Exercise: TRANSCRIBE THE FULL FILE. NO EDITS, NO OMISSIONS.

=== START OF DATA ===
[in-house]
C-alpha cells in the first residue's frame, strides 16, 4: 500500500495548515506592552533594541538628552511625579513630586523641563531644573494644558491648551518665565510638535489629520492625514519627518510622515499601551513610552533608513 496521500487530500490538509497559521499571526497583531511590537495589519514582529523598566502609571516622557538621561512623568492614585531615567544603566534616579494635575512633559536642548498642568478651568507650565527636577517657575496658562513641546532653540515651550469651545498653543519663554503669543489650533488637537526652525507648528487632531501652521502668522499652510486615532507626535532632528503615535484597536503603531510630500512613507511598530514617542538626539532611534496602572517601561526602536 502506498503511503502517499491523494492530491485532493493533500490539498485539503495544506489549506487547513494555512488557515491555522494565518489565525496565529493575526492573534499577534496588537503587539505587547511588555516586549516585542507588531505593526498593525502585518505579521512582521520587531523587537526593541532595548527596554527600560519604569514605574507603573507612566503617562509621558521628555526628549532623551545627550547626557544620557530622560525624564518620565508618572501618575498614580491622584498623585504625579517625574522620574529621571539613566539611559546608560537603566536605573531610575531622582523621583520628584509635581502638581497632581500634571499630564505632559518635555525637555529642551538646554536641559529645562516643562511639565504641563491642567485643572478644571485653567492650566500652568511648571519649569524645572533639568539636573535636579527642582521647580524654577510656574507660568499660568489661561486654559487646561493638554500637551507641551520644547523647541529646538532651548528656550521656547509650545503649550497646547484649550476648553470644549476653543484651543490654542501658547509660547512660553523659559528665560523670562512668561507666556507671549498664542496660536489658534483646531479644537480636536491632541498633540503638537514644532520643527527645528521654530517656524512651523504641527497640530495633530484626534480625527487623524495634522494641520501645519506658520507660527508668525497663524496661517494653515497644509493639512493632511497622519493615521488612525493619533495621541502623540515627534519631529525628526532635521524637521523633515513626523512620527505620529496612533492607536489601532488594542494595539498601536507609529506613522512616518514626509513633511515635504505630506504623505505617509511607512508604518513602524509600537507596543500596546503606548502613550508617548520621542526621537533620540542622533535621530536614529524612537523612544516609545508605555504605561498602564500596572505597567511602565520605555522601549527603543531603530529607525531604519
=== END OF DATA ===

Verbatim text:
[in-house]
C-alpha cells in the first residue's frame, strides 16, 4: 500500500495548515506592552533594541538628552511625579513630586523641563531644573494644558491648551518665565510638535489629520492625514519627518510622515499601551513610552533608513 496521500487530500490538509497559521499571526497583531511590537495589519514582529523598566502609571516622557538621561512623568492614585531615567544603566534616579494635575512633559536642548498642568478651568507650565527636577517657575496658562513641546532653540515651550469651545498653543519663554503669543489650533488637537526652525507648528487632531501652521502668522499652510486615532507626535532632528503615535484597536503603531510630500512613507511598530514617542538626539532611534496602572517601561526602536 502506498503511503502517499491523494492530491485532493493533500490539498485539503495544506489549506487547513494555512488557515491555522494565518489565525496565529493575526492573534499577534496588537503587539505587547511588555516586549516585542507588531505593526498593525502585518505579521512582521520587531523587537526593541532595548527596554527600560519604569514605574507603573507612566503617562509621558521628555526628549532623551545627550547626557544620557530622560525624564518620565508618572501618575498614580491622584498623585504625579517625574522620574529621571539613566539611559546608560537603566536605573531610575531622582523621583520628584509635581502638581497632581500634571499630564505632559518635555525637555529642551538646554536641559529645562516643562511639565504641563491642567485643572478644571485653567492650566500652568511648571519649569524645572533639568539636573535636579527642582521647580524654577510656574507660568499660568489661561486654559487646561493638554500637551507641551520644547523647541529646538532651548528656550521656547509650545503649550497646547484649550476648553470644549476653543484651543490654542501658547509660547512660553523659559528665560523670562512668561507666556507671549498664542496660536489658534483646531479644537480636536491632541498633540503638537514644532520643527527645528521654530517656524512651523504641527497640530495633530484626534480625527487623524495634522494641520501645519506658520507660527508668525497663524496661517494653515497644509493639512493632511497622519493615521488612525493619533495621541502623540515627534519631529525628526532635521524637521523633515513626523512620527505620529496612533492607536489601532488594542494595539498601536507609529506613522512616518514626509513633511515635504505630506504623505505617509511607512508604518513602524509600537507596543500596546503606548502613550508617548520621542526621537533620540542622533535621530536614529524612537523612544516609545508605555504605561498602564500596572505597567511602565520605555522601549527603543531603530529607525531604519